Right, I mentioned gardens at one point when I started out with this new blog, and I suspect that some blogallies may well be interested in my progress at Skip (above).
It was a lovely weekend at Skip over Easter and I was able to take a wee break from putting together the May Scottish Curler to check out the state of the garden! This will be my sixth summer of trying to restore the garden. My five year plan has been extended indefinitely! I moved in on December 24, 2002. The garden had been nice before, but hadn't been touched in a while. Of course there was little to see that first December!
I took the advice that first year to wait and see what was there already. It was a surprise then when lots of daffodils appeared in the spring - indeed the daffs (and snowdrops) had been among the few things to survive the neglect. And they still cheer me up at this time of year.
Saturday was the start of my spring clear up. The photo above is from the bottom of the back garden, which is on three levels. I was pleased to find that the retaining walls had held up this winter - it's amazing just what one can learn on a weekend's dry stane dyking course!
The trees are just beginning to awaken. The big beeches though are still quite dormant. I just love these, and will post something about them soon. Promise!
There's quite a large 'wildlife pond' in the bottom corner of the garden (bottom left of the pic above). The tadpoles have hatched, and no doubt the garden will be jumping with frogs as summer approaches.
My neighbour has a much bigger garden! This is looking north up Annandale towards Moffat, the River Annan on the left. Scotland is so beautiful when the sun shines.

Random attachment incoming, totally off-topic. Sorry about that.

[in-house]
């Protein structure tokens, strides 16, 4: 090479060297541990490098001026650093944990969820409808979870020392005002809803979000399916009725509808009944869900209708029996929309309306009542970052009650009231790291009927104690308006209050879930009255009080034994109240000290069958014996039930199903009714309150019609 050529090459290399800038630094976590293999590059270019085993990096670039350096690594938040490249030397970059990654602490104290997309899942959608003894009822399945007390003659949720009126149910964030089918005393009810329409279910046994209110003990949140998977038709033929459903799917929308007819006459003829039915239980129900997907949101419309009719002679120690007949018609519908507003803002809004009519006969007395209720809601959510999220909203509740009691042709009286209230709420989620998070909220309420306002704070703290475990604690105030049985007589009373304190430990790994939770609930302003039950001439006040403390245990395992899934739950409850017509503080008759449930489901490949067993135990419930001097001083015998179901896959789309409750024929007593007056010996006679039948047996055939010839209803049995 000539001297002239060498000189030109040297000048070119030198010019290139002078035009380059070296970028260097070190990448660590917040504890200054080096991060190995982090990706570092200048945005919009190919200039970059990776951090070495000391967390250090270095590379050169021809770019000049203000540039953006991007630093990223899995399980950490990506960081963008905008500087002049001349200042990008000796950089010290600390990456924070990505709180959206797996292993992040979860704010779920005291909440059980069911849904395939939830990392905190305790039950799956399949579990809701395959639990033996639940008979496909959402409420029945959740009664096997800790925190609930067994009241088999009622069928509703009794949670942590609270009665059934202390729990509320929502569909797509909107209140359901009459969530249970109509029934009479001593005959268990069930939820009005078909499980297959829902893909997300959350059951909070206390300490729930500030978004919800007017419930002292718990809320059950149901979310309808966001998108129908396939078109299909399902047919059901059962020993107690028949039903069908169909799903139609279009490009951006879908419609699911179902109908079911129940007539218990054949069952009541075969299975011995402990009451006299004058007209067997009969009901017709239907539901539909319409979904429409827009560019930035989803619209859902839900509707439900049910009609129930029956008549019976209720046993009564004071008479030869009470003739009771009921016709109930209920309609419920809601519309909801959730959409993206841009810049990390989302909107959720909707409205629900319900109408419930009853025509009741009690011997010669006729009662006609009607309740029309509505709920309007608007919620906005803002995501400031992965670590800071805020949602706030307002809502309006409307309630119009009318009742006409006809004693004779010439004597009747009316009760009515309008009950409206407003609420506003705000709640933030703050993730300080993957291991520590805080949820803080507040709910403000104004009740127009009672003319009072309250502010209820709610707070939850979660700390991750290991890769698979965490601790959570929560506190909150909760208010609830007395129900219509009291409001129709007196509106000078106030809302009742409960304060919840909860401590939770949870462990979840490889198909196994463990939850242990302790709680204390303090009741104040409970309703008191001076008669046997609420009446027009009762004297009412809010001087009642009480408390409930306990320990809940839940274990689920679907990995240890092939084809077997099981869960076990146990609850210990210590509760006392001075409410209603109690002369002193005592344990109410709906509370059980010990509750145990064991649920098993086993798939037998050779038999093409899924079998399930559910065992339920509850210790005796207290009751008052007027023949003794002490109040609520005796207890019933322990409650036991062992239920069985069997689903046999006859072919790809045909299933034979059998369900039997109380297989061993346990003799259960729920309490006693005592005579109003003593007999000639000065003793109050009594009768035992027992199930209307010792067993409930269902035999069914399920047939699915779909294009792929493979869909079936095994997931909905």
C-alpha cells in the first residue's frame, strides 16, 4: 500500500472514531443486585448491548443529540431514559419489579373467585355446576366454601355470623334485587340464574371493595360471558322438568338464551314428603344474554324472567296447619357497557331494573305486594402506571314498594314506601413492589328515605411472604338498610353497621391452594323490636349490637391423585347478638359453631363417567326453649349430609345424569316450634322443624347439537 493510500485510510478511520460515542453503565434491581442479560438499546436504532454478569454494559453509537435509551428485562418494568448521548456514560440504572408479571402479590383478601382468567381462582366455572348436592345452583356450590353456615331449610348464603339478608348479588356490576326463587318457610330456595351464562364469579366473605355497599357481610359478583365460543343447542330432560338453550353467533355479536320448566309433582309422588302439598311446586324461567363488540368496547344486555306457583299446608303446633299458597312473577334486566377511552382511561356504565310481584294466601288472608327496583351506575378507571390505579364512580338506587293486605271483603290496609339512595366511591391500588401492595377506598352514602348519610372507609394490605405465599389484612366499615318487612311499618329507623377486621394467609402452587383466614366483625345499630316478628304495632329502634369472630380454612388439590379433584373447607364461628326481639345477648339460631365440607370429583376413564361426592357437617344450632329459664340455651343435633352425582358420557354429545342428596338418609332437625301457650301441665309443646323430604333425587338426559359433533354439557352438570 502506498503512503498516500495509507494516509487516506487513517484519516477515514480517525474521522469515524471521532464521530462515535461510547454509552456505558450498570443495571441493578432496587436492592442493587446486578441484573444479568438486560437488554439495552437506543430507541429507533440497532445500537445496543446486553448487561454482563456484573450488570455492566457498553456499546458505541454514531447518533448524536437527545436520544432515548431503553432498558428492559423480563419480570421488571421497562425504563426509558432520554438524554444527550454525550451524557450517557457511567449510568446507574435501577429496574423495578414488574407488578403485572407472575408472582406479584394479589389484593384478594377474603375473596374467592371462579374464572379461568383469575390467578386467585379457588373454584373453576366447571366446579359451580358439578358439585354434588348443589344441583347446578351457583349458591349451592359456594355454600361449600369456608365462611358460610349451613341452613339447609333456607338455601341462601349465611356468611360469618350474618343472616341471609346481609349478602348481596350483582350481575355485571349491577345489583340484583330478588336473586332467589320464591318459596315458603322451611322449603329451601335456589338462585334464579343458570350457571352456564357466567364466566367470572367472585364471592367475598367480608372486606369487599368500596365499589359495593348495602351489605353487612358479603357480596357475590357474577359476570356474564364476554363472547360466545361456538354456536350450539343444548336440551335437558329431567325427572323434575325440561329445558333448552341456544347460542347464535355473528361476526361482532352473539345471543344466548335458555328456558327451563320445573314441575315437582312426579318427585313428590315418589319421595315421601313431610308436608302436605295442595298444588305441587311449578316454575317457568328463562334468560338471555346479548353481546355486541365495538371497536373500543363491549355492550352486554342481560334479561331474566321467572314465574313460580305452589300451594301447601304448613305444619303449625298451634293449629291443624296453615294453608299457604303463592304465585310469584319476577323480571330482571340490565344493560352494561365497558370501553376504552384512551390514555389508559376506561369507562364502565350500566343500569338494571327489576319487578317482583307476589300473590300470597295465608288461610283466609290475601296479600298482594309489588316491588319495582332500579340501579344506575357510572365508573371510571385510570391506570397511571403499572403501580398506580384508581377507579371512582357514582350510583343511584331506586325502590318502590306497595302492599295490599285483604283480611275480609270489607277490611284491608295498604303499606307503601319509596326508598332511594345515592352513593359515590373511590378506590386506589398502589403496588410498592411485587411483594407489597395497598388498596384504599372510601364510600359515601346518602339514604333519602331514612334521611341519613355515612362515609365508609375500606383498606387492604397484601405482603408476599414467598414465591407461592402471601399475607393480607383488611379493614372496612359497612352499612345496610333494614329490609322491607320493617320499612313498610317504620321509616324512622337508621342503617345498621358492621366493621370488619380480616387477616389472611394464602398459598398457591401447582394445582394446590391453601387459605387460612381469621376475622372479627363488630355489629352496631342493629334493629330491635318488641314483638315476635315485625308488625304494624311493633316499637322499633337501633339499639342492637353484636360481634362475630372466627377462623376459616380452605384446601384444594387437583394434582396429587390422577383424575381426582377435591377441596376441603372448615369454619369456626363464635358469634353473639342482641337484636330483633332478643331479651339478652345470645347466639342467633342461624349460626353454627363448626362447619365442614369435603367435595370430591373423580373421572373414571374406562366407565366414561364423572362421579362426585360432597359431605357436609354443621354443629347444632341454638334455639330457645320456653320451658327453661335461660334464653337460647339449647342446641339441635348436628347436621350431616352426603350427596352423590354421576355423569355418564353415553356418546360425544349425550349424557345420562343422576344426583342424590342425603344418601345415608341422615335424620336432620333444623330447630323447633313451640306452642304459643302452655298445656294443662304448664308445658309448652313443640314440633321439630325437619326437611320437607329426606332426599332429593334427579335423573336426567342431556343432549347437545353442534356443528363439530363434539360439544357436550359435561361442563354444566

When I was working in the garden on Sunday, clearing all the old growth, I was still finding I'm particularly sensitive when things rustle in and amongst the plants. I jumped out my skin last summer when a large frog took offence at being disturbed, as did a hedgehog, not to mention the pheasant which attacked me because she had her chicks hidden nearby. (It is quite a wild garden in places.) The reason that I'm so jumpy is that for two years of my stay in Thailand I had a garden. And when something rustled in the undergrowth there, you moved quickly.... in the opposite direction.
This was my front garden then. There are three seasons in Thailand. There's the VERY HOT season (the equivalent of our winter), there's the VERY HOT AND WET season (the rainy season), then there's the VERY, VERY HOT Season! Things grow well there. I had lots of containers, and my Thai friends couldn't believe my enthusiasm for things they considered pretty much as weeds eg bourgainvillea, and some of the common orchids!
My house was in the western suburbs of Bangkok, near Salaya, where one of the Mahidol University campuses was located. More rural than urban. And there were snakes. Poisonous ones. So one had to be just a little careful when one was indulging in pastimes such as gardening.
My Thai snake stories should probably go into my autobiography, but here's just one as a taster. I was trimming one of the shrubs which grew on the fence on the left of the photo above, when one of the green shoots I was about to snip off with my secateurs, moved!
It was a very thin green snake, unlike anything I'd ever seen before, a beautiful thing, and it was blissfully travelling through my shrubs and plants about two feet off the ground! I rushed in to the house, grabbed my snake book, and outside again, talking nicely to my visitor to persuade it to keep still long enough for me to identify it.
This was my reference. I've kept the book, don't know why. Anyway, what was visiting my garden was Ahaetulla nasuta, or a long nosed whip snake.
Sadly, it didn't stay long enough in my garden for me to get my camera - it had probably seen the secateurs and may well have realised what a close call it had had! I found this photo on the web tonight, it gives a good impression of what this beautiful snake is like, better in fact than the pic in the book. There's a super photo of it here too.
Anyway, enough for tonight. Thailand has been in the news these past few days for all the wrong reasons. Thai politics have always been exciting, although difficult for foreigners to understand. One has to hope that this country, with its wonderful people, has a happier future ahead.
Episode 2: Bob's encouter with a King Cobra (but not in his garden!) Some other time.
Skip pics are my own, and those of my Thai garden are scans of prints from the days BD (before Digital).